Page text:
Movie Economics

by Russ Roberts on January 4, 2007

in Movies

I’ve been browsing over at Art De Vany’s blog. He has very provocative things to say about fitness, diet, sports and the movie business. He notes, for example, the parallels between movie making and pharmaceutical research–a few blockbusters generate an overwhelming proportion of the profits.

Here’s an excerpt from an Orley Ashenfelter review of De Vany’s book, Holywood Economics:

This is a remarkable assembly of two decades of Arthur De Vany’s
efforts to study the movie industry using the tools of modern
economics. Okay, movie lover, if that sounds dry, what about a
hard-headed, dollars-and-cents answer to film critic Michael Medved’s
question: "Does Hollywood make too many R-rated movies?" De Vany’s
answer: a resounding "yes."

His answer isn’t based on a red state versus blue state discussion,
but on careful analysis showing that, at the production rates in the
period he examined, G-rated movies had lower risk at each rate of
return than did R-rated movies. From 1985 to 1996, De Vany found,
Hollywood churned out more than 1,000 R-rated movies. If it had made
more than a mere 60 (you read that number right) G-rated movies in that
stretch, De Vany asserts, the industry would have been far better off
economically.

Hollywood Economics brings to the movies what some call the New
Economics of Art and Culture. A key ingredient in his approach is what
he considers the industry’s key characteristic, what screenwriter
William Goldman (Butch Cassidy and the Sundance Kid, A Bridge Too Far)
calls the "Nobody Knows Anything" principle. The basic idea: In
Hollywood, a movie’s revenues, costs-and thus returns-are extremely
uncertain.

BTW, if you like movies, William Goldman’s books on his career as a screenwriter are fascinating.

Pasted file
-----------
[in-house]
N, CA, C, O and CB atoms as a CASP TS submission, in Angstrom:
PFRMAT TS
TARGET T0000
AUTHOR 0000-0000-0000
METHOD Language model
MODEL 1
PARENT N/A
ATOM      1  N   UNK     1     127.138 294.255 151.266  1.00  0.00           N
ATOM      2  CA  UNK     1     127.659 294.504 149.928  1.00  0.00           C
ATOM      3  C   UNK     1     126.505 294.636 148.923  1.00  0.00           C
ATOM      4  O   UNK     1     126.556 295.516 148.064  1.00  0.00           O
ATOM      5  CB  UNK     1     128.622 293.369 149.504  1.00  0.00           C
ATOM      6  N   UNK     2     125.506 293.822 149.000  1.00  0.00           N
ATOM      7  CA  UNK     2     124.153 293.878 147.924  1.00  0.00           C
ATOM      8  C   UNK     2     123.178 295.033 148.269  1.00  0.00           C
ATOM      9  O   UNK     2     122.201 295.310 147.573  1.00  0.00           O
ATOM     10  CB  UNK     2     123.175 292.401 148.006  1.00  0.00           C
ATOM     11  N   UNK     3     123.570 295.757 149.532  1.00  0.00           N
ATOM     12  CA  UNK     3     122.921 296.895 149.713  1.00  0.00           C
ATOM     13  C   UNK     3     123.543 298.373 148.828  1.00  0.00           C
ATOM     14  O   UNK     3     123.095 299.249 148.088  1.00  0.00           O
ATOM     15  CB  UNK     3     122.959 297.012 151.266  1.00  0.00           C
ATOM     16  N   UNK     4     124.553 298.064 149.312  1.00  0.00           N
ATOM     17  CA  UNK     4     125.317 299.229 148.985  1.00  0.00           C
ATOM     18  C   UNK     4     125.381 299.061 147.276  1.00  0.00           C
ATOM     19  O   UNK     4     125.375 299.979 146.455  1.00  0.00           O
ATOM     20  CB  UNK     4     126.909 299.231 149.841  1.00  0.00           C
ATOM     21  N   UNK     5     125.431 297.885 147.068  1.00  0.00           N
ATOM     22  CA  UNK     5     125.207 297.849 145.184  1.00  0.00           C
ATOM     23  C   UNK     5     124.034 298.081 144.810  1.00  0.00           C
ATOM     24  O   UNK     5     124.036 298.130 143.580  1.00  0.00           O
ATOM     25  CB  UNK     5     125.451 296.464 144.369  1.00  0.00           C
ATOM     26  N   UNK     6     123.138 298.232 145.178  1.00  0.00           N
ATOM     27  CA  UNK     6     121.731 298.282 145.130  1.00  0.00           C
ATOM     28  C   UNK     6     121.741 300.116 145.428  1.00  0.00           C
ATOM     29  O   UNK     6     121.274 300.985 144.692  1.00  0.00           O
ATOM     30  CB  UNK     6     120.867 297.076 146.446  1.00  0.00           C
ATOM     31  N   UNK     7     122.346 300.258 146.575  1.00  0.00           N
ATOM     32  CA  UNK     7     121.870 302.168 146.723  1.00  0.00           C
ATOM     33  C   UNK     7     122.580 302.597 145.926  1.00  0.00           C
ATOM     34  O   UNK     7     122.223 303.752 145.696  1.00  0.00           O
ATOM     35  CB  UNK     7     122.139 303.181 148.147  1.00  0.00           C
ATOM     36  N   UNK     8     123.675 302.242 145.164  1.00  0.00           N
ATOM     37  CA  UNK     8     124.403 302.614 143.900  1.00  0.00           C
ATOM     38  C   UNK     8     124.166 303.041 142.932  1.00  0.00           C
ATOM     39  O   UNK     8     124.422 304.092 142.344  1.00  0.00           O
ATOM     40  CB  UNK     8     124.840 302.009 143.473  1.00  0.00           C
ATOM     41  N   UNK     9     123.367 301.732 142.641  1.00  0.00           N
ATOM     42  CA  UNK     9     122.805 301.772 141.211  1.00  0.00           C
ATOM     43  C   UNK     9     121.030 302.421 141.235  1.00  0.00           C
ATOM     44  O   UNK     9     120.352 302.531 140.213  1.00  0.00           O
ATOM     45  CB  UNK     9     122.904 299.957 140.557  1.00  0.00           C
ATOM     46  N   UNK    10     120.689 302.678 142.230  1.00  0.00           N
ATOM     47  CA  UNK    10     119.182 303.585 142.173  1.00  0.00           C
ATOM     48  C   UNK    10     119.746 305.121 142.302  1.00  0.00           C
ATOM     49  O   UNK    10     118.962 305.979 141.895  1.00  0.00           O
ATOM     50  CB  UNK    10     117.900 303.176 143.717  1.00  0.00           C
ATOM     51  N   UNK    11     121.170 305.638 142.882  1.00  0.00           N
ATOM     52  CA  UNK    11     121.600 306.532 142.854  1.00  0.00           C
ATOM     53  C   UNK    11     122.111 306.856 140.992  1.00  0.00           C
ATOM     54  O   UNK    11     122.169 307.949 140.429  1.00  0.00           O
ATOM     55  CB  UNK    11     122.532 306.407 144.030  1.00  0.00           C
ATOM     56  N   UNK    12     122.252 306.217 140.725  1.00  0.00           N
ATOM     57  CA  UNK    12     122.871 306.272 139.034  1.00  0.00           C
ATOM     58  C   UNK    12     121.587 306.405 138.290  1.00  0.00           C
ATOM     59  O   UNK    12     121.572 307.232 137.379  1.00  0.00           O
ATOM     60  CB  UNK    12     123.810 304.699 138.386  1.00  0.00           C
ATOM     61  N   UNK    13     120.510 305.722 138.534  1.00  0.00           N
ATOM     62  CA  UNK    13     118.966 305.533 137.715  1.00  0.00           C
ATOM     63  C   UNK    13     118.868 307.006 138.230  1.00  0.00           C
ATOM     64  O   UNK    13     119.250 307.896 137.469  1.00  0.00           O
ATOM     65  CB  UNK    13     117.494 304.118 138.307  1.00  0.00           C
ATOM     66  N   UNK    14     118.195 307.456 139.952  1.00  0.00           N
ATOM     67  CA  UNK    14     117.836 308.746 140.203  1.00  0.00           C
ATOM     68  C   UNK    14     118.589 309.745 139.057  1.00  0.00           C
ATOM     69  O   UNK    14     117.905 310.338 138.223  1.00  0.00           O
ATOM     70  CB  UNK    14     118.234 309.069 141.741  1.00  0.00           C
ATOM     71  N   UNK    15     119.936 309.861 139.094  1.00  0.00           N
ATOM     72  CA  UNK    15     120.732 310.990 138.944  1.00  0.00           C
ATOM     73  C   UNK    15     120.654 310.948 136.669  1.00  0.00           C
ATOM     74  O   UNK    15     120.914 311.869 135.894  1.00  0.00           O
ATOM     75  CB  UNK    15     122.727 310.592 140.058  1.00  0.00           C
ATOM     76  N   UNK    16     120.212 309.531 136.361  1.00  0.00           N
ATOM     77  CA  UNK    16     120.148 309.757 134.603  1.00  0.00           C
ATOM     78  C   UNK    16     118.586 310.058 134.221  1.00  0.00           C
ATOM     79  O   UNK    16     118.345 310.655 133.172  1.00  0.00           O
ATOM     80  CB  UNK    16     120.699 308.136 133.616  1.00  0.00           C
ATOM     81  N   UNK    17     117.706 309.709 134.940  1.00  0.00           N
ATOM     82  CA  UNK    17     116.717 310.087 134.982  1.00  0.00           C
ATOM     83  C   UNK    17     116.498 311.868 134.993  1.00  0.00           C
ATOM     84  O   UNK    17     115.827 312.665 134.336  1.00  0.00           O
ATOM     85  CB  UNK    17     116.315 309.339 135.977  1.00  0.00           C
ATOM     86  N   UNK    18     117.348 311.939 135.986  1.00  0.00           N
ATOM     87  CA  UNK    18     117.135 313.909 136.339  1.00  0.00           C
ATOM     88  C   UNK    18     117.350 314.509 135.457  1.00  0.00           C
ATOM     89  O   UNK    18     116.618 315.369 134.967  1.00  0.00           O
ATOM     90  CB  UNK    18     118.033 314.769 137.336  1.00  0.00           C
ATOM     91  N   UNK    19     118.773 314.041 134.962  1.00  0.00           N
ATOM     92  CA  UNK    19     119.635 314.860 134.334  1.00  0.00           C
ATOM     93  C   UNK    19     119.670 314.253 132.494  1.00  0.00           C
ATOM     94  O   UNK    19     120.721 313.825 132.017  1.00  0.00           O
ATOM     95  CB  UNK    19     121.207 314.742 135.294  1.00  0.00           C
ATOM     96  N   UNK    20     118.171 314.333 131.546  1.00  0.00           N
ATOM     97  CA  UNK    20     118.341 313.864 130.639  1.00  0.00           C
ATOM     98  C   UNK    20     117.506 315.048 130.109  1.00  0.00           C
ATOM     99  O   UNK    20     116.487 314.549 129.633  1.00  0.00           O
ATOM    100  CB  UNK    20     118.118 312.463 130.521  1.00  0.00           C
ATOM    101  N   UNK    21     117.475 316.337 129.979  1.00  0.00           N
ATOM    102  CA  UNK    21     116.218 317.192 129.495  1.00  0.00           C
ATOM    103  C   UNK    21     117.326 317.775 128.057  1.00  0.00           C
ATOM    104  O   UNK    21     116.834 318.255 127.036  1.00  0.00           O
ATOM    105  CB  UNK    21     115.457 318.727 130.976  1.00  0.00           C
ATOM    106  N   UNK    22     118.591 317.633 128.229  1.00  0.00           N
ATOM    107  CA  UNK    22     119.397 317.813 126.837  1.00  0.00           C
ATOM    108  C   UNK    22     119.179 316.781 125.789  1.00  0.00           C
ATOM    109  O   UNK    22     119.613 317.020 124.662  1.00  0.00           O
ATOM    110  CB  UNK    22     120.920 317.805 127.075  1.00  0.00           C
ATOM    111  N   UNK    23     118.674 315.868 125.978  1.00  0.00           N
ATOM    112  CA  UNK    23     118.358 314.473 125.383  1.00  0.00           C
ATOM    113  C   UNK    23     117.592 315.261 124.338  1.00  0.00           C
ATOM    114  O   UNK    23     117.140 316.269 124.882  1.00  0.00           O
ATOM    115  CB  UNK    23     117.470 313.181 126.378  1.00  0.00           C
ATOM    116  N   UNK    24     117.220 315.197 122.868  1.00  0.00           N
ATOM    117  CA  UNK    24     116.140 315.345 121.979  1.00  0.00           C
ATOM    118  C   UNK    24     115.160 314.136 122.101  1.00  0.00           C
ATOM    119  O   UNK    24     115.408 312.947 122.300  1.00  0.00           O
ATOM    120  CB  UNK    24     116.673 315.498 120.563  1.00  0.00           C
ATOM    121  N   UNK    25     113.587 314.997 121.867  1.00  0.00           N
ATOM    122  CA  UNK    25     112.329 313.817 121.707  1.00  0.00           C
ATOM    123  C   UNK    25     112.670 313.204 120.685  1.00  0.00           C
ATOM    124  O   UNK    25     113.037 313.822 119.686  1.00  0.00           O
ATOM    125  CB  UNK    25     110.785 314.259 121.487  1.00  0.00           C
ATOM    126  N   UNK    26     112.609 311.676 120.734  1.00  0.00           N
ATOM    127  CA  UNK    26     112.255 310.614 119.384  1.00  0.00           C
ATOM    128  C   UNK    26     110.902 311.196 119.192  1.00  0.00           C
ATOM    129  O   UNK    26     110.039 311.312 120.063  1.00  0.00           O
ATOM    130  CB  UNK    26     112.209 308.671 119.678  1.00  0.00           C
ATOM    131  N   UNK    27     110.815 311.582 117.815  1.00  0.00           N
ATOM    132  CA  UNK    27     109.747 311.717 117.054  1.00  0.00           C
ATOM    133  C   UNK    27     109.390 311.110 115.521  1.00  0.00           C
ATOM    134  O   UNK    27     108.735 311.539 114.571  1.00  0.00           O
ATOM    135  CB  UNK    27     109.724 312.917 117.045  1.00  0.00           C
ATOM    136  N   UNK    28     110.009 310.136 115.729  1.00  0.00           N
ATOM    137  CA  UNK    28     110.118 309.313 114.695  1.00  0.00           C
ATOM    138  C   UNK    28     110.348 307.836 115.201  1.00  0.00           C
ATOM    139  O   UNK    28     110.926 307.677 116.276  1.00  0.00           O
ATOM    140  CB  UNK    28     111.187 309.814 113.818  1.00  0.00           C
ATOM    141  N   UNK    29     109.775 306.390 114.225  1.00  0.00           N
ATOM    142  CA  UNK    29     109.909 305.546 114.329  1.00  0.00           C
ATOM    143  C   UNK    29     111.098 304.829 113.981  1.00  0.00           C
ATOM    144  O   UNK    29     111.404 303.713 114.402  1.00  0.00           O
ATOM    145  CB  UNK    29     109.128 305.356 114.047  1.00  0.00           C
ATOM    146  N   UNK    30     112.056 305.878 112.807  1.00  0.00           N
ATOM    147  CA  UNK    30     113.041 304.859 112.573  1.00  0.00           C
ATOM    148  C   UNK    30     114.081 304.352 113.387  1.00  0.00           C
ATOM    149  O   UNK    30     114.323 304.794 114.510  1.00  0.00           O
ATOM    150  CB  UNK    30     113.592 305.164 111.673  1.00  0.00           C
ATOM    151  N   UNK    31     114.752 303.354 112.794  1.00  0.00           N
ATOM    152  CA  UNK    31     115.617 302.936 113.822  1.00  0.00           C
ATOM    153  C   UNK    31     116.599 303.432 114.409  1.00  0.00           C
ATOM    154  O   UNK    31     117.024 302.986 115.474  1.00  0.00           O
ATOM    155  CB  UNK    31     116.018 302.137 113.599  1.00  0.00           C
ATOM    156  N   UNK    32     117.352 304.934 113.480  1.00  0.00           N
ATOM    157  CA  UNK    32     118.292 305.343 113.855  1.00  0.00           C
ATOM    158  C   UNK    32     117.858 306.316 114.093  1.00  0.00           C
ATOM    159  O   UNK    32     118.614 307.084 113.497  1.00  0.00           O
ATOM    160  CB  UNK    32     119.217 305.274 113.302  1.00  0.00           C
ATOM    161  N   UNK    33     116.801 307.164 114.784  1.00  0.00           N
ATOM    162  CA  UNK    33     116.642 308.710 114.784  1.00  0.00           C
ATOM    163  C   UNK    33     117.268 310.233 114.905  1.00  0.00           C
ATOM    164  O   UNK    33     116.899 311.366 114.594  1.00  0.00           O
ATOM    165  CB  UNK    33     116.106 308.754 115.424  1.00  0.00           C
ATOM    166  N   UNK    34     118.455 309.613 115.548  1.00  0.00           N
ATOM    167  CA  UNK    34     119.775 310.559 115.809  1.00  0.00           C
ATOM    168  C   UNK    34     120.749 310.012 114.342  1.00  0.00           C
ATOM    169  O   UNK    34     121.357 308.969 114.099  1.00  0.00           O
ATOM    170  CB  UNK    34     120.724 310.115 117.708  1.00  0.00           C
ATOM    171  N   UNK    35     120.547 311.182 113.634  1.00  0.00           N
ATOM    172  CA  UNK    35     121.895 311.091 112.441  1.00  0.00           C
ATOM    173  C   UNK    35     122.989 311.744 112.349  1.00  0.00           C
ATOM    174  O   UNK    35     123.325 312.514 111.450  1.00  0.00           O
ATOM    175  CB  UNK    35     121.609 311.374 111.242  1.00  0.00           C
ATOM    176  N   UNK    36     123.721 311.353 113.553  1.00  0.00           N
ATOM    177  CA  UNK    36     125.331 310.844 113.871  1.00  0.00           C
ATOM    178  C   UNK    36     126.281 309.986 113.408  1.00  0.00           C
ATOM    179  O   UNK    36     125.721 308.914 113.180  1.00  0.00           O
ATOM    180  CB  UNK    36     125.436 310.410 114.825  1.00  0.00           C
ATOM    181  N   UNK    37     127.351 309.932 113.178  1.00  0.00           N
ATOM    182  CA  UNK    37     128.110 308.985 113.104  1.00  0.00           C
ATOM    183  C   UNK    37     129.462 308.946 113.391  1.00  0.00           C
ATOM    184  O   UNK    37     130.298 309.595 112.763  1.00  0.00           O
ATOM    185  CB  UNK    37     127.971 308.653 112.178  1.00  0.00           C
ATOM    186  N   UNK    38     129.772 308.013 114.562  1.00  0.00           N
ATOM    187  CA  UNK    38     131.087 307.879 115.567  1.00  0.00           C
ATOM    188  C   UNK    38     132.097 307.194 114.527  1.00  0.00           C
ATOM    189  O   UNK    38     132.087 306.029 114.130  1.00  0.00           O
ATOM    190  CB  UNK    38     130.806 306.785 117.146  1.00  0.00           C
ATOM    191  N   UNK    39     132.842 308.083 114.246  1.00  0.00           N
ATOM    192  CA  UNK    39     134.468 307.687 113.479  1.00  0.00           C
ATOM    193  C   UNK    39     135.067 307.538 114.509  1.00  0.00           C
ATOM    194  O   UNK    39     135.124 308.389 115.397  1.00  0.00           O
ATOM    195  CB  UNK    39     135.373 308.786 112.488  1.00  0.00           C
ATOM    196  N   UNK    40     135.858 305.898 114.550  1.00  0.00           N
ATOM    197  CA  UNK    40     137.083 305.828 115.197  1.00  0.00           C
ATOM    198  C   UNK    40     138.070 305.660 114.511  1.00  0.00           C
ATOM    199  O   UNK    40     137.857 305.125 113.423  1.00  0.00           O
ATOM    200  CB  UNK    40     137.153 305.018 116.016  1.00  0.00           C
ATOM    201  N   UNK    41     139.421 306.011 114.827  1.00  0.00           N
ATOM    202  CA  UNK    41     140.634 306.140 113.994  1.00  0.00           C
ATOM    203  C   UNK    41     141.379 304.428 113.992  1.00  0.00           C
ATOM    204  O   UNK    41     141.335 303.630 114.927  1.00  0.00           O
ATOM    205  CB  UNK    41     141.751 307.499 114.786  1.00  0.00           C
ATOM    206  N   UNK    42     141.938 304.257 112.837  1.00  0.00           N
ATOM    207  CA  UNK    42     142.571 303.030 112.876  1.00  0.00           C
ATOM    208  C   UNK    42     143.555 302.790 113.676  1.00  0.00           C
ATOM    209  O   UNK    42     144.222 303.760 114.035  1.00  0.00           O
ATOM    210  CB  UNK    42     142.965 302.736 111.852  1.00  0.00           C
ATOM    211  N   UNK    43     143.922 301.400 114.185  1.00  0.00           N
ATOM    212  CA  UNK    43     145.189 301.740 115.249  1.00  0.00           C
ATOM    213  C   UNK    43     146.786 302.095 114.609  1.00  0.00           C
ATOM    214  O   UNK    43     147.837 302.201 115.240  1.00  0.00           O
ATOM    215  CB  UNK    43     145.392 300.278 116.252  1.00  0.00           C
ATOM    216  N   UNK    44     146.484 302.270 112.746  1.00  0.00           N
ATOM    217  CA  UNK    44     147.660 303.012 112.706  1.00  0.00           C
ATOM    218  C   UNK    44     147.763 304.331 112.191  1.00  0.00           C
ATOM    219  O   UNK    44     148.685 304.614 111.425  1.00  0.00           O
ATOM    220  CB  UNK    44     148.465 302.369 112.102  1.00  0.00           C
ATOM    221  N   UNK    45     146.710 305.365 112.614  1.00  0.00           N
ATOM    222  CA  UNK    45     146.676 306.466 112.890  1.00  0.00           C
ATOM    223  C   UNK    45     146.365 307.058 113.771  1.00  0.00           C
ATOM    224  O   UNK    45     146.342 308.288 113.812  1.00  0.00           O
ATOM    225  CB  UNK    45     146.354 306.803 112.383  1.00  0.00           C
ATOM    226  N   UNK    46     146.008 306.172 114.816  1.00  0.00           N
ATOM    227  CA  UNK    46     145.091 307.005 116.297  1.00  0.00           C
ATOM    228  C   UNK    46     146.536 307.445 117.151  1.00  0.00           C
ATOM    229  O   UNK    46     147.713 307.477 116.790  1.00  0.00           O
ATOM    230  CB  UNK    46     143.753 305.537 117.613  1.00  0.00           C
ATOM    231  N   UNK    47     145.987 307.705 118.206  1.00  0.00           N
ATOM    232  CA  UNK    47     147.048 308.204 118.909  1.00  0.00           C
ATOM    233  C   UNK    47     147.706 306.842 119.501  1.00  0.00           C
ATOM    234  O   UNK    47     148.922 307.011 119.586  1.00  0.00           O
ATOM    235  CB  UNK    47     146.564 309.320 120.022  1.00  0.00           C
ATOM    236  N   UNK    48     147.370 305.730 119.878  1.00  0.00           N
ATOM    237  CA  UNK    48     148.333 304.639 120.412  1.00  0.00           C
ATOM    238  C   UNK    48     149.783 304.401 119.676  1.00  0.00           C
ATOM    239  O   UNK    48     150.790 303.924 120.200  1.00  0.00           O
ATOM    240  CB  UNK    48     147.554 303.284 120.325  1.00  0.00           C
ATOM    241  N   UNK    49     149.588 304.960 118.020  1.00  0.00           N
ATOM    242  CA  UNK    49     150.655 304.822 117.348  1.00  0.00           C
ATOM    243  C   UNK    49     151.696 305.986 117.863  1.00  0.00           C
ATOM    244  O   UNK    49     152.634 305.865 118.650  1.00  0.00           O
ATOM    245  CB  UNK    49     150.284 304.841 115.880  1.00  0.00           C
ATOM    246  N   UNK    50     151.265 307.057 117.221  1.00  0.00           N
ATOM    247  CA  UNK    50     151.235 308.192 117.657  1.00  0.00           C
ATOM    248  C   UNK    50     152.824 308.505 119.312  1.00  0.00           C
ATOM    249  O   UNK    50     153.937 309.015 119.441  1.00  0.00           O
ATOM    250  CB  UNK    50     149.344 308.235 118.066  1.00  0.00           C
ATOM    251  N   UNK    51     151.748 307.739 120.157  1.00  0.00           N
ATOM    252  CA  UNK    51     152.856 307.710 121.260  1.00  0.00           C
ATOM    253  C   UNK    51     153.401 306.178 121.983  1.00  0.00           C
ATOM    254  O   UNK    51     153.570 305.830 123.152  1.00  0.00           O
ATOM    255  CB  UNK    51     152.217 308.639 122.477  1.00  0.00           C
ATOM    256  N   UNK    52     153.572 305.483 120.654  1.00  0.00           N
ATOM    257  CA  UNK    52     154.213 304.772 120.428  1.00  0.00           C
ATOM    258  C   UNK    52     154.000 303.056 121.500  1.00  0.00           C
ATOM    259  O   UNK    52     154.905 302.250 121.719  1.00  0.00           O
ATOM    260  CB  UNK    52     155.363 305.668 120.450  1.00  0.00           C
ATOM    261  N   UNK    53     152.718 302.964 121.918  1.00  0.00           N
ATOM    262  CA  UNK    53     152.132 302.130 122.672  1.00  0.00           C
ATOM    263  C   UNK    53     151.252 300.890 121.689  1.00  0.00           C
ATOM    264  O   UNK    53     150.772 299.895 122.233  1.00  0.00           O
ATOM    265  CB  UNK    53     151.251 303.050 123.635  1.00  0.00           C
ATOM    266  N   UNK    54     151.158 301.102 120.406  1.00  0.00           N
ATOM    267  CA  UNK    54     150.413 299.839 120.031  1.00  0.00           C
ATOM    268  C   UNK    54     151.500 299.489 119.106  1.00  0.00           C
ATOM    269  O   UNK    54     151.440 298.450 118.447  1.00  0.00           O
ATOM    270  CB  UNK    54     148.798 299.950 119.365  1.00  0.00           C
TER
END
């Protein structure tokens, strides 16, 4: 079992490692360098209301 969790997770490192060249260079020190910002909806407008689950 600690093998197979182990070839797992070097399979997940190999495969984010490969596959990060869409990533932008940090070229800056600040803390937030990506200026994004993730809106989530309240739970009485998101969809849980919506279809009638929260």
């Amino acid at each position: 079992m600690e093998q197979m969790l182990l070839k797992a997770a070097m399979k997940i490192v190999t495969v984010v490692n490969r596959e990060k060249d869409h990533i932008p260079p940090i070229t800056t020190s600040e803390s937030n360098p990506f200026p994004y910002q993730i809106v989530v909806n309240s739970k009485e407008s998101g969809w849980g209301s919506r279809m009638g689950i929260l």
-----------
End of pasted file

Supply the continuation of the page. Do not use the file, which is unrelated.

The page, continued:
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{ 5 comments }

Ryan January 4, 2007 at 12:33 pm

Prof. Moul at Washington University in St. Louis has written a book on the Economics of the Movie Industry as well. Here is the Amazon link:

http://www.amazon.com/Concise-Handbook-Movie-Industry-Economics/dp/0521843847

spencer January 4, 2007 at 12:49 pm

I have not read the book , but does it bring up the very different role unions play in the industry. In contrast to other industries, including drugs, most employees in the movie industry are not full time employees of one firm in the sense we are use to. Rather, they are contract employees that are hired to work on one project– a movie. Because of this the movie firms do not provide the standard benefits like health insurance and retirement that most large scale industries do. Consequently, most people that work in the movie industry depend on the union to provide these benefits. So the movie industry union is a very different creature then in other industries. For the most part I'm talking about the technical workers — ever watch the tail end of the credits and see how many of them there are?

I've often wondered if this model would not work for much of the high tech industry were people like programmers are often hired to work on a single project and when that is over move on to a completely different project, ususally for a different firm.

PenskeFile January 4, 2007 at 12:50 pm

FWIW,

I got turned on to De Vany's blog a year ago via a link on Marginal Revolution. I adopted many of his "evolutionary fitness" concepts and in the past year have lost about 60 pounds of fat, gained ten pounds of muscle and am in the best shape since I was 20 years old (I'm 39 now)

Check it out if you've got one of those new years resolutions!

K January 4, 2007 at 3:01 pm

I recommend 'Final Cut' by (I believe) Bach. It is about the fiasco of making 'Heavens Gate' about 25 years ago.

It doesn't say much about the accounting aspect of film. More the production end.

Matt C. January 4, 2007 at 4:09 pm

Is it possible that the R-rated market is overly saturated and that the G-rated market is not?

Also, would it be unwise to make the assumption that most G-rated movies are animation movies? If that is the case would it be less expensive to make animation movies than it would for a full production set movie? Let's say there are more South Park like movies, would they be more profitable?

Don't know much about the movie biz, so I don't want to take a stance either way.

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